The Quayle Bible Collection is housed in the Spencer Wing of Collins Library, located on the Baker University campus.
Detail from the fireplace in the 17th Century Drawing Room
Detail from the tapestry of the Marriage of David and Bathsheba.
Bishop Quayle was a prolific author
Leaf from the Gutenberg Bible (early 1450s)
Visiting the Collection
- Collins Library
- 518 Eighth Street
- The collection will be closed 12/20/2012 through 1/4/2013
- 1 - 4 p.m. Saturdays &
- Sundays or by appointment
- Call or email to arrange a tour:
- quayle@bakerU.edu | 785.594.8414
- The Quayle collection is just inside the front door of the Spencer Wing, Collins Library on the Baker University campus.
The original collection reflected Quayle’s wide interests. The earliest is a 13th century illuminated manuscript; the latest, a 20th century King James Bible published by the Dove’s Press. Bible highlights include a New Testament of Tyndale (1549), a Great Bible made for Henry VIII (1539), a Geneva Bible (1560), two King James Bibles (1611), a Genoa Psalter (in which Arabic characters first appeared in print), and a leaf of John Eliot’s Algonquin New Testament (1661). But he also collected historical texts by Josephus and Luther, prayer books, books of hours, sermon collections and treatises.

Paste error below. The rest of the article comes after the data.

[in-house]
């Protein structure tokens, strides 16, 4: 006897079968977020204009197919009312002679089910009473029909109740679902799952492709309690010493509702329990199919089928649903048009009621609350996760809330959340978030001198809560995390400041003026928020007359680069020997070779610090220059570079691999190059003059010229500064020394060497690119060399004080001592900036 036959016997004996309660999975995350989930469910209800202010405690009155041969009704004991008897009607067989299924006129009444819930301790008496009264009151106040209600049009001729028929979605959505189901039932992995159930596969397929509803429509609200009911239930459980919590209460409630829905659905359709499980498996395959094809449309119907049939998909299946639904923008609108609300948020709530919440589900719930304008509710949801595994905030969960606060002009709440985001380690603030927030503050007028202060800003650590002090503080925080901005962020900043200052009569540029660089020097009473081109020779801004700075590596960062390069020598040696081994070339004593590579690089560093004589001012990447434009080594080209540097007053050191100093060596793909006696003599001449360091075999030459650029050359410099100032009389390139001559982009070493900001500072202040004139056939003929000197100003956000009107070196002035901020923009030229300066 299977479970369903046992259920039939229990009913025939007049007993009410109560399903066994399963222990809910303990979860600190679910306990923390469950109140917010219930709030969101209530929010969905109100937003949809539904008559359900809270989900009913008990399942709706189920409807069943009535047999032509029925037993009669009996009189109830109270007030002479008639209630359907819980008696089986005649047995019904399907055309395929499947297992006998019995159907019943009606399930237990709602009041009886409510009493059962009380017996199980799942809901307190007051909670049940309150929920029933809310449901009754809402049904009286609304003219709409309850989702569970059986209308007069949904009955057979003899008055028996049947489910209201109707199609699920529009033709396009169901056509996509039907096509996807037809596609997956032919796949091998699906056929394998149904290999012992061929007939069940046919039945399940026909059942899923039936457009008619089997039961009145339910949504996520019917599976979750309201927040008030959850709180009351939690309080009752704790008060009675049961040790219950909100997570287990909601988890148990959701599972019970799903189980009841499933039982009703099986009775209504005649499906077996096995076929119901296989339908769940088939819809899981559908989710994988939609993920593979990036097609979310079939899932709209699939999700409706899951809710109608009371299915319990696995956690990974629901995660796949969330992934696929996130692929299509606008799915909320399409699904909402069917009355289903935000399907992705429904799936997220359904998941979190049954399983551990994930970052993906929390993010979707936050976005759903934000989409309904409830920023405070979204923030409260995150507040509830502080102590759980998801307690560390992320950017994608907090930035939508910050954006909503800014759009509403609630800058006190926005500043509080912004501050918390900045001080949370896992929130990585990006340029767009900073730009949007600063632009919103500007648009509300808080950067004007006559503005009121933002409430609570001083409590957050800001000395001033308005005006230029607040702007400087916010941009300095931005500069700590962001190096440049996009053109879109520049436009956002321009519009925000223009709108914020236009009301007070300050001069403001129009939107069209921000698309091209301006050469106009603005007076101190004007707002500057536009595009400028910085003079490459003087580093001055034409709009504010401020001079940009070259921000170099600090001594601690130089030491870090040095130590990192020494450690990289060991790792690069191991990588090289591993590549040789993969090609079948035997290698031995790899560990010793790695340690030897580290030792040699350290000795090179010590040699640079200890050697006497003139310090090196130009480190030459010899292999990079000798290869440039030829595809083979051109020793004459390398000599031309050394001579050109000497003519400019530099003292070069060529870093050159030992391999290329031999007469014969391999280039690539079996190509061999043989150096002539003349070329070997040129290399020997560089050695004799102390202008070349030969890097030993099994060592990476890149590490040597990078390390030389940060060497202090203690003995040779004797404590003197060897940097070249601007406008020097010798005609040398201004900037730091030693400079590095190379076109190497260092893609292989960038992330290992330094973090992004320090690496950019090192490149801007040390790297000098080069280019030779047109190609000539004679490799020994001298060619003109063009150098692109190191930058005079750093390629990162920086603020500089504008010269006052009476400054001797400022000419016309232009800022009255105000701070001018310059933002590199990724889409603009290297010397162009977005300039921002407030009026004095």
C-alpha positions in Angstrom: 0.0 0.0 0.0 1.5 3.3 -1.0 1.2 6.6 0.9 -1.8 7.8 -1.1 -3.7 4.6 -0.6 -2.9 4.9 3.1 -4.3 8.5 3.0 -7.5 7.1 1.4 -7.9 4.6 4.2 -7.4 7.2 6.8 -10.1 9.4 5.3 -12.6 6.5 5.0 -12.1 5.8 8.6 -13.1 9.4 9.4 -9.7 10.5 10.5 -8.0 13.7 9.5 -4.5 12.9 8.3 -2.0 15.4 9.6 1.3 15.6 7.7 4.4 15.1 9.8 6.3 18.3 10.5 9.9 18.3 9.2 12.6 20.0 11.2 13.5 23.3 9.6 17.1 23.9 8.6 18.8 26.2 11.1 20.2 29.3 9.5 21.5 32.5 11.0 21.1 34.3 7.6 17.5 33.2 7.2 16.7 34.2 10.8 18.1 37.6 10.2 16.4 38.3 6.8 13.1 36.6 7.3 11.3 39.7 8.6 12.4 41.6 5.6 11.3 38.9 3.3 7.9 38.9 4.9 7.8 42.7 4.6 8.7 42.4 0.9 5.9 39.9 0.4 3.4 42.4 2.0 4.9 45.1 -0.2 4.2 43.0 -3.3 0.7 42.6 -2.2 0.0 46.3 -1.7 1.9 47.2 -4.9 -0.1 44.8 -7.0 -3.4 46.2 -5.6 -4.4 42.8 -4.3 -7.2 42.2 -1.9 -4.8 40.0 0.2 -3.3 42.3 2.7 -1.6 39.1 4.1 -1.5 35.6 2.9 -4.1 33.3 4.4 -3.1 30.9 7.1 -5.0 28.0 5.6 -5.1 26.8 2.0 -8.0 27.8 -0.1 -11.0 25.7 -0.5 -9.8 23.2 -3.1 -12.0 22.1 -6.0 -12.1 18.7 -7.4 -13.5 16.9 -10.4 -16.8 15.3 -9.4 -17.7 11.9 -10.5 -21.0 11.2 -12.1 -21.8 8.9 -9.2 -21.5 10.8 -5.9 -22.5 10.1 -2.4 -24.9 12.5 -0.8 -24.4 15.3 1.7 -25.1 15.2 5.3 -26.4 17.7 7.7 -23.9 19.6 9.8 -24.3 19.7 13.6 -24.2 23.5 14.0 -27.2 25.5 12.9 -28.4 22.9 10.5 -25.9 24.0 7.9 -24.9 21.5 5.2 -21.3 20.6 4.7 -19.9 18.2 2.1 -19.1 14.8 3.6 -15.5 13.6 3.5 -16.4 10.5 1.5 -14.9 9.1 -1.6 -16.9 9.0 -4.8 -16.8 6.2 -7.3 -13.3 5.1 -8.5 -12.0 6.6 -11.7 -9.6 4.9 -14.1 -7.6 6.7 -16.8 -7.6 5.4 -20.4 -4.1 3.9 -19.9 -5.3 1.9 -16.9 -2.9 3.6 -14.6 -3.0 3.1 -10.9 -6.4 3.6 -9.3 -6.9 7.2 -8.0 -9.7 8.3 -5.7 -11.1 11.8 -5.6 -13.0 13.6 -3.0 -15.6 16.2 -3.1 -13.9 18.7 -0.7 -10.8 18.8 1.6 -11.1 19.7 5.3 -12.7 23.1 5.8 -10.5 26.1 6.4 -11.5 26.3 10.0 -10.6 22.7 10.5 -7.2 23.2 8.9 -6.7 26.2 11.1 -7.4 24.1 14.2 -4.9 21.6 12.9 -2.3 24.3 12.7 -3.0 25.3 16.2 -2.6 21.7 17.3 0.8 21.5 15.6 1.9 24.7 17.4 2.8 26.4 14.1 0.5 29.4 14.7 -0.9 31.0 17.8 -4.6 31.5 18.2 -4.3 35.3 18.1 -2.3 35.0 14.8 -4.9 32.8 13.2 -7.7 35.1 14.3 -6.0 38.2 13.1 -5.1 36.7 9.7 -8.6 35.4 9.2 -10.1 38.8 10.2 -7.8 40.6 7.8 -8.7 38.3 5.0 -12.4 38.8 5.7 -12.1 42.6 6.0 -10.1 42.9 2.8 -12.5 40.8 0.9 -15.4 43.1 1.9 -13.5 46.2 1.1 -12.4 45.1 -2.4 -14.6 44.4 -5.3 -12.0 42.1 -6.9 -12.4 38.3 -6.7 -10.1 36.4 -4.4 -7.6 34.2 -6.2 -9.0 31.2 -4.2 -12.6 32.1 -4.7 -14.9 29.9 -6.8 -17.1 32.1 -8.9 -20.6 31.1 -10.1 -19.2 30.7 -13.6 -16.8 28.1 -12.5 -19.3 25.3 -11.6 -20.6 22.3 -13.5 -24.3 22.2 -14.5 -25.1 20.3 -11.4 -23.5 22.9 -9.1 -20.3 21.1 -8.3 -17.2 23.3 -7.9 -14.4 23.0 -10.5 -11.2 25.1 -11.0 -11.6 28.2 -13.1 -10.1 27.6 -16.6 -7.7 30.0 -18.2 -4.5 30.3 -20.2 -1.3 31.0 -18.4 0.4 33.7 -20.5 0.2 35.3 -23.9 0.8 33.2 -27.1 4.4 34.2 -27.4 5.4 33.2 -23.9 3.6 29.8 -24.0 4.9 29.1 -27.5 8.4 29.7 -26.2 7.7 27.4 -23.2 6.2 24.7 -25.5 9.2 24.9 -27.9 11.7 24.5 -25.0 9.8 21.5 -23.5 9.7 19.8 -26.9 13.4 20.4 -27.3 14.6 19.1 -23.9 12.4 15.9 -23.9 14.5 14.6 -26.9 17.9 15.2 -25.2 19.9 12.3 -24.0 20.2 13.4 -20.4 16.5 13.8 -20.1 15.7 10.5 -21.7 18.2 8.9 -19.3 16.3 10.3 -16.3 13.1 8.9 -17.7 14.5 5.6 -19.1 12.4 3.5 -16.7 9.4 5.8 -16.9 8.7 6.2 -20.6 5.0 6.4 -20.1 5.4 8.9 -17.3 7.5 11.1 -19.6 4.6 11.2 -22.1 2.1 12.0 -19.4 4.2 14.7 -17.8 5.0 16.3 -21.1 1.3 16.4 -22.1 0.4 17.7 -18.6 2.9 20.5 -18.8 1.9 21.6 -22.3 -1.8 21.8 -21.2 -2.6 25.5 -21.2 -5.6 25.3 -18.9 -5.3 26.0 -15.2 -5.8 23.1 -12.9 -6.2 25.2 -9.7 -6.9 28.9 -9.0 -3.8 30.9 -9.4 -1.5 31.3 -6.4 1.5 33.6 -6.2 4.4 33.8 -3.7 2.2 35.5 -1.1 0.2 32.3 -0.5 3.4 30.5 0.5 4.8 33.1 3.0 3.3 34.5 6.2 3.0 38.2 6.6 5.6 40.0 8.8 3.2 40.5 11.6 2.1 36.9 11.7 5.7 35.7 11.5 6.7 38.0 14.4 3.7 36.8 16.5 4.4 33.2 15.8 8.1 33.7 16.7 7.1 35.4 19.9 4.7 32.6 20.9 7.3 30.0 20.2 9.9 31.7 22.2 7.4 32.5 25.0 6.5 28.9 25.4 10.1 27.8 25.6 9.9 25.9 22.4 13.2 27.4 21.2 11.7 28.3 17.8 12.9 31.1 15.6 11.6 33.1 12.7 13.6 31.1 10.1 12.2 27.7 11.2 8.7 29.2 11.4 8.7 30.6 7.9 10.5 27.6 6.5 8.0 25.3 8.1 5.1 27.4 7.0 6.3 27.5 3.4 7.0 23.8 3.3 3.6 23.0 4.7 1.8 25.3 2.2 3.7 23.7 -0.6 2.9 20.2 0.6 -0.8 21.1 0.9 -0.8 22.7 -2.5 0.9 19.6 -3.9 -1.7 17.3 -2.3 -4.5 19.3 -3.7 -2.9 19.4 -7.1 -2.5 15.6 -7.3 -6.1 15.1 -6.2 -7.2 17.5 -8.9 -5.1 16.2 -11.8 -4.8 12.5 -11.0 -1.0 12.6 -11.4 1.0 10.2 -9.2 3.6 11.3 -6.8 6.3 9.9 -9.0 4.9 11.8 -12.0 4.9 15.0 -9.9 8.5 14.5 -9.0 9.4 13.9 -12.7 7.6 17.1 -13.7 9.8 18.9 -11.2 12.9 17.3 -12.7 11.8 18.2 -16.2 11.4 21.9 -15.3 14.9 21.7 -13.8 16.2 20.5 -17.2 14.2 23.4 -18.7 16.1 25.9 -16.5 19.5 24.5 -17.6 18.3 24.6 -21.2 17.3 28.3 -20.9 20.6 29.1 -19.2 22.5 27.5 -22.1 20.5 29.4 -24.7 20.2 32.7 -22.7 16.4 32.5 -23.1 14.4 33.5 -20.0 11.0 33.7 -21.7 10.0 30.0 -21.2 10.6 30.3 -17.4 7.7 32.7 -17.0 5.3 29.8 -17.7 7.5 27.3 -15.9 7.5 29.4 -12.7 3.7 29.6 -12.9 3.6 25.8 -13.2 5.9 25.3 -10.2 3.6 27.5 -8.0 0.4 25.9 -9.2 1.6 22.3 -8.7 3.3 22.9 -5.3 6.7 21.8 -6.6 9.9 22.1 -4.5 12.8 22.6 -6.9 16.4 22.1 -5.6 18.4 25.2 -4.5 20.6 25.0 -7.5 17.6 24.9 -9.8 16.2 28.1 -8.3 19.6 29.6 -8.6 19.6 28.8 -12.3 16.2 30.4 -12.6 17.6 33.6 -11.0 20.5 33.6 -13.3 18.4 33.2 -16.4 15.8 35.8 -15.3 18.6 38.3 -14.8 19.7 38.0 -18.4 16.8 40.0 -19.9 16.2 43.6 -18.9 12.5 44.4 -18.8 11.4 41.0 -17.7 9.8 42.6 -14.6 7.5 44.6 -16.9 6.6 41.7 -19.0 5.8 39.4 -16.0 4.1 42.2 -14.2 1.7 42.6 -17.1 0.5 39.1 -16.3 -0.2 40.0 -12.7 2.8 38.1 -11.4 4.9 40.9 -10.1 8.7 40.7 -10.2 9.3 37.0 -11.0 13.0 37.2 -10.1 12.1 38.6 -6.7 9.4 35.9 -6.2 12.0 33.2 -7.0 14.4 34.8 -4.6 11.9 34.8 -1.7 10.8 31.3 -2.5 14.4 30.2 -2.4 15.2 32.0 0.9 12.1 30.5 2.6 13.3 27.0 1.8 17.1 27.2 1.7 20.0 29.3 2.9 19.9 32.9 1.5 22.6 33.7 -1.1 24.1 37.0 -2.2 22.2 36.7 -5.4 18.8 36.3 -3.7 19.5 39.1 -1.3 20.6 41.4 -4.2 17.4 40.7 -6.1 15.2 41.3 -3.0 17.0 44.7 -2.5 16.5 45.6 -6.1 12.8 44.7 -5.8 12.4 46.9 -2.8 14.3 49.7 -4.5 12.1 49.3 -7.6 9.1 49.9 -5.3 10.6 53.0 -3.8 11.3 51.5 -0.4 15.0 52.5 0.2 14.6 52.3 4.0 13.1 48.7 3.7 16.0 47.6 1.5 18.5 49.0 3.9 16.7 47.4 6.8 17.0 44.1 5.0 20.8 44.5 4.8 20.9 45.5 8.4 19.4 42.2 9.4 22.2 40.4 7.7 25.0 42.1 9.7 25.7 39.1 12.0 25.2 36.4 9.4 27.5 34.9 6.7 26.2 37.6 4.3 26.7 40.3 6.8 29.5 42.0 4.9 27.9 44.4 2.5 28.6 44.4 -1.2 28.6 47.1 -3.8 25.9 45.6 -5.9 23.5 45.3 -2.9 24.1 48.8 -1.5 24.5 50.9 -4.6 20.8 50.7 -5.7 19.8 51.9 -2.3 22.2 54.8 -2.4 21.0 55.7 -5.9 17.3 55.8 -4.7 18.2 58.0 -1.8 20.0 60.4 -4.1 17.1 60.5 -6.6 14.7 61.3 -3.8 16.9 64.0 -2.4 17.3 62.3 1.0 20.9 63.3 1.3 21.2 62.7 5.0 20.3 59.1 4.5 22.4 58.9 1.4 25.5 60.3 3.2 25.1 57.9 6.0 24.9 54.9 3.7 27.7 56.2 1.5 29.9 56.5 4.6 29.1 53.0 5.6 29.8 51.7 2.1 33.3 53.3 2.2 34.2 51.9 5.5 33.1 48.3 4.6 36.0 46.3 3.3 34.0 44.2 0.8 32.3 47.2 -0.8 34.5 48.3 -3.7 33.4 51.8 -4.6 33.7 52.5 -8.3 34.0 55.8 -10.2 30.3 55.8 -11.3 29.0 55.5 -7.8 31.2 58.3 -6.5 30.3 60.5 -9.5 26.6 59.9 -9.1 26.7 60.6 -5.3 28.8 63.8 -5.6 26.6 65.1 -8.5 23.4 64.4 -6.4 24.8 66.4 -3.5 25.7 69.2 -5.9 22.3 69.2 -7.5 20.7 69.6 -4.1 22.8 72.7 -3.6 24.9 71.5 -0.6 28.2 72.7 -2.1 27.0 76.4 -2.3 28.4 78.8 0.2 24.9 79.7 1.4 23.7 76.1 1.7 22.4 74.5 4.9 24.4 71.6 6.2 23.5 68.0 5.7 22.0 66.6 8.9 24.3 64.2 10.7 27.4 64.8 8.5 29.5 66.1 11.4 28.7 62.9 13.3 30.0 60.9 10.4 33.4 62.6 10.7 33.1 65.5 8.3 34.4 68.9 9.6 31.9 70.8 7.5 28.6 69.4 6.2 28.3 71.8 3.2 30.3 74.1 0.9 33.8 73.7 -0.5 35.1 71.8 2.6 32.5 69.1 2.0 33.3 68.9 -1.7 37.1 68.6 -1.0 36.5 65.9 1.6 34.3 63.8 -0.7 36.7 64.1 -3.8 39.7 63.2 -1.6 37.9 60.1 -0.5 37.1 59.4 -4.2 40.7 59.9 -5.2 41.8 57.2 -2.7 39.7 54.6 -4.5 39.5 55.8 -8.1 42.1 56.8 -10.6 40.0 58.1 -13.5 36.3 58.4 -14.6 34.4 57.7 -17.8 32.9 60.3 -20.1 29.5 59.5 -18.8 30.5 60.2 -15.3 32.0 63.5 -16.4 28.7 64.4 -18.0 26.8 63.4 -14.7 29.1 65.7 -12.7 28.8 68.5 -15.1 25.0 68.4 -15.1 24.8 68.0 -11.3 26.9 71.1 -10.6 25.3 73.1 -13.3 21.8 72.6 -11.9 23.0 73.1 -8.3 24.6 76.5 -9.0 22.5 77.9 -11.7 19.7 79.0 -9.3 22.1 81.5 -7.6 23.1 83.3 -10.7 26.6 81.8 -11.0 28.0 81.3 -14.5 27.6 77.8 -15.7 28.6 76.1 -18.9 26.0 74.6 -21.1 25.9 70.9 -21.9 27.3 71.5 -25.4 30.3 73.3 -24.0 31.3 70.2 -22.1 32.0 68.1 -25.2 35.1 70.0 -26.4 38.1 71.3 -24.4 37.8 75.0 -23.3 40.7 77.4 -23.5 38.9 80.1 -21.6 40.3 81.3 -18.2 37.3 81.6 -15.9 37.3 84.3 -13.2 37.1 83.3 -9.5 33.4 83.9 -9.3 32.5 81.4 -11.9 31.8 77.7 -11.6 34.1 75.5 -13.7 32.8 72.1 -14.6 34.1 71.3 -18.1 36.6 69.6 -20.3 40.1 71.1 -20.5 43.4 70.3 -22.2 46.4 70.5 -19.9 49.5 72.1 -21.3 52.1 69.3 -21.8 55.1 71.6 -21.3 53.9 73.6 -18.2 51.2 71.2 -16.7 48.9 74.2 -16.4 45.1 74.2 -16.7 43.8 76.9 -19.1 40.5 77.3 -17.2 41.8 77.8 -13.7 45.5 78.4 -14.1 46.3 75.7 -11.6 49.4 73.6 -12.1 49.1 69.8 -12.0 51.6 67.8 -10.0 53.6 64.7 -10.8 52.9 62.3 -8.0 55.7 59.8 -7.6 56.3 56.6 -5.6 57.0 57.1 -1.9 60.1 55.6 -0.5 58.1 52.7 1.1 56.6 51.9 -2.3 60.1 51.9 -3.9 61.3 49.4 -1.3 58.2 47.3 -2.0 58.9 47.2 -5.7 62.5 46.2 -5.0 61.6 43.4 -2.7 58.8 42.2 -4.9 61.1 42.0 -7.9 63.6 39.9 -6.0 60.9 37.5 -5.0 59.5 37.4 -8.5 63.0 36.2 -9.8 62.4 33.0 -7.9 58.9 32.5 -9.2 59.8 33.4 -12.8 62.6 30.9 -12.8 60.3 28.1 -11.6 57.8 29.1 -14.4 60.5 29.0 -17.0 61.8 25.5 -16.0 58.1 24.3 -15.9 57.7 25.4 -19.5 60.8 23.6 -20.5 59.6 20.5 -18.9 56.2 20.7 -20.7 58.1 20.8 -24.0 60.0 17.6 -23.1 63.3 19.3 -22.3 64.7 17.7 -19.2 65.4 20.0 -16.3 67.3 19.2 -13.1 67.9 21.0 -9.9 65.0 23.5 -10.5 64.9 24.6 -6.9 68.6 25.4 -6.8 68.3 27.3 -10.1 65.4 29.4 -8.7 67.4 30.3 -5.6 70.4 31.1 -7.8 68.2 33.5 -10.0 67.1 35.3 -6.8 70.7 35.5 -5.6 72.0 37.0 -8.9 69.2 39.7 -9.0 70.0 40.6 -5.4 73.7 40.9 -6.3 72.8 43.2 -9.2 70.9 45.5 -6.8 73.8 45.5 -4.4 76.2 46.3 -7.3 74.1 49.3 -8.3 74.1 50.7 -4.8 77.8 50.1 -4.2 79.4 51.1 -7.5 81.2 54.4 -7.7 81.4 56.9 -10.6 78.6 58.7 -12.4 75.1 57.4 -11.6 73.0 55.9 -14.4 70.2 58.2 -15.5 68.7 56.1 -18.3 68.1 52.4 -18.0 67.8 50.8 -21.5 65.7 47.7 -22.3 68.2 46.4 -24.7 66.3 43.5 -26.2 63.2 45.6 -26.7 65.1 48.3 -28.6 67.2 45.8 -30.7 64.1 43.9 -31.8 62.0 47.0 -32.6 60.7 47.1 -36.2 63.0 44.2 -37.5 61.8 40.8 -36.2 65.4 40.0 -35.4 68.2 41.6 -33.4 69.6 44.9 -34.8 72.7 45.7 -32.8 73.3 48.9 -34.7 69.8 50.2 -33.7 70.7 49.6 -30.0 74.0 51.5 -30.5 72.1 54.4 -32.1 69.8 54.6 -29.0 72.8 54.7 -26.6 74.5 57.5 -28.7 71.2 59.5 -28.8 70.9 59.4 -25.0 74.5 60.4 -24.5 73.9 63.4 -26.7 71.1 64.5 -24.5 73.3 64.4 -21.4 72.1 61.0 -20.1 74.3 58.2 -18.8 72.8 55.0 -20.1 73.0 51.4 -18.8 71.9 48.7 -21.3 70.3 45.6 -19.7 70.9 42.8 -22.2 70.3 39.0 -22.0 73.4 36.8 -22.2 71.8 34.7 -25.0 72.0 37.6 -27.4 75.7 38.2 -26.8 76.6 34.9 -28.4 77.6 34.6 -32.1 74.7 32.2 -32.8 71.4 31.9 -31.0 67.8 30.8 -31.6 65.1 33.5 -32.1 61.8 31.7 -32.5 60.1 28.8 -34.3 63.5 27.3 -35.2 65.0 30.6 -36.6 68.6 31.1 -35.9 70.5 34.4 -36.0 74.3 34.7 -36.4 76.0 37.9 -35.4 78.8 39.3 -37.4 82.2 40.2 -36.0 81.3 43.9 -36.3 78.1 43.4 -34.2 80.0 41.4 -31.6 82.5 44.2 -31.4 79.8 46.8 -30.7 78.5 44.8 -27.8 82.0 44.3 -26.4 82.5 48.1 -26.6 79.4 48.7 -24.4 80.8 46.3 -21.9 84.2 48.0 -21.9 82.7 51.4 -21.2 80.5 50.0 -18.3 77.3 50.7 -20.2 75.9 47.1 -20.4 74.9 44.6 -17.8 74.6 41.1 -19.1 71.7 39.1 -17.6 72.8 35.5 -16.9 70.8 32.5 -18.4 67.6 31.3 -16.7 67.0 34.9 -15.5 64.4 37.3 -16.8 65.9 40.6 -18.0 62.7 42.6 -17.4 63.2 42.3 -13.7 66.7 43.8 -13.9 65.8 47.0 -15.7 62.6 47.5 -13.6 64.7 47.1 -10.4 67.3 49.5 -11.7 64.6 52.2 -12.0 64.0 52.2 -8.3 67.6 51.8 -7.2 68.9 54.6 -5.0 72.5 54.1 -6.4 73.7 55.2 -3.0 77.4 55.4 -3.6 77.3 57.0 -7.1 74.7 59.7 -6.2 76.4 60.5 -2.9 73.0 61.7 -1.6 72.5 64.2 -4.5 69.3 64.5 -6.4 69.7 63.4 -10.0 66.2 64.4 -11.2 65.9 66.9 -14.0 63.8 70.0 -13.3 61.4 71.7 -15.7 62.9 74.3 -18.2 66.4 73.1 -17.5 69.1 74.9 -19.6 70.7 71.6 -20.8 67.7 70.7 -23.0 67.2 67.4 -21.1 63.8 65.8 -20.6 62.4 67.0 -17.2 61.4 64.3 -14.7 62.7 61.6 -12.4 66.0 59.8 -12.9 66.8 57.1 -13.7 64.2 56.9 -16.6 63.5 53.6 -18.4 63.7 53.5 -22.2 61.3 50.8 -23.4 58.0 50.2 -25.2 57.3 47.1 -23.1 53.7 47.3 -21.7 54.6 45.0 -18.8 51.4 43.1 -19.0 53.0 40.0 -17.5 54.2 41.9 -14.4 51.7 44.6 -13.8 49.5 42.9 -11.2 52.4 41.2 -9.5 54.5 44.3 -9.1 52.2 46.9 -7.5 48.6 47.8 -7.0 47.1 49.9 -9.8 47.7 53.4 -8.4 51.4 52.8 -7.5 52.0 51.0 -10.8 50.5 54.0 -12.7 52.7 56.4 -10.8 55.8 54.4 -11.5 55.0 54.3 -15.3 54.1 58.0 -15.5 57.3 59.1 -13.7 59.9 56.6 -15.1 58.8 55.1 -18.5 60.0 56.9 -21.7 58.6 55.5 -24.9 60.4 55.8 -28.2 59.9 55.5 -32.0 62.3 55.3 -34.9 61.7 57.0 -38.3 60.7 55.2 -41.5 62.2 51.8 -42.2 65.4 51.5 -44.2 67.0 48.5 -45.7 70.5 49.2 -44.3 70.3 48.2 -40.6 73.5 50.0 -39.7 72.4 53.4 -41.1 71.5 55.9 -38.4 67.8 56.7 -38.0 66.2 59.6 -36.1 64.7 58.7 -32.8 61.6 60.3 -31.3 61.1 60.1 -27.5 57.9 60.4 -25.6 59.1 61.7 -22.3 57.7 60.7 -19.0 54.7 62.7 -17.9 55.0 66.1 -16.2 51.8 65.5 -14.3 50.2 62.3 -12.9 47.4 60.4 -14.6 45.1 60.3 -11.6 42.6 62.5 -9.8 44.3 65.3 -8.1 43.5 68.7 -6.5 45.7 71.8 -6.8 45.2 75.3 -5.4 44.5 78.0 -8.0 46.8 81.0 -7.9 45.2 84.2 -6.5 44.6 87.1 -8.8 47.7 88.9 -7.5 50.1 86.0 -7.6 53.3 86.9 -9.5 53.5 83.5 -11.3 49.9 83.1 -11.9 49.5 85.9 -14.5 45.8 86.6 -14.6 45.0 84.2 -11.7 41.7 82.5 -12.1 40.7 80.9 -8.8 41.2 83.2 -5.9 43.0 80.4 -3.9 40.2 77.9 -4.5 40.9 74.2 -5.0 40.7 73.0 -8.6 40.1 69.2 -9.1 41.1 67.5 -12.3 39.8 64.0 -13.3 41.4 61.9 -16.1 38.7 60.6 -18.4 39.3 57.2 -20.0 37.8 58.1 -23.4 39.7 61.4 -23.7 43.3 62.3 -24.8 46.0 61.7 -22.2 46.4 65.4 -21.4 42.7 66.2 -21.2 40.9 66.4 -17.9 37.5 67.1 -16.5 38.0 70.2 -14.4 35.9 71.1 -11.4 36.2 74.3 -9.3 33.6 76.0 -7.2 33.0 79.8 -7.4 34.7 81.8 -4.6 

Under the watchful eyes of Hattie Osborne, the first Quayle curator, and President John Scarborough who took a special interest in the collection, it grew quickly. Gifts and purchases filled out and enhanced the collection under Mary McCormick, Ray Firestone and John Forbes. These later additions include a leaf of the Gutenberg Bible (1456), the Nuremberg Chronicle (1493), William Blake’s illustrations for the book of Job (1825), illuminated breviaries (eleventh through fourteenth centuries), clay tablets from Ur (2000 BCE). The collection now numbers over six hundred volumes.
Every year the Quayle Bible Collection is visited by church study groups, confirmation classes, Maple Leaf Festival visitors and University classes in such diverse disciplines as Religion, Communication, History, Language and Literature, and Art History.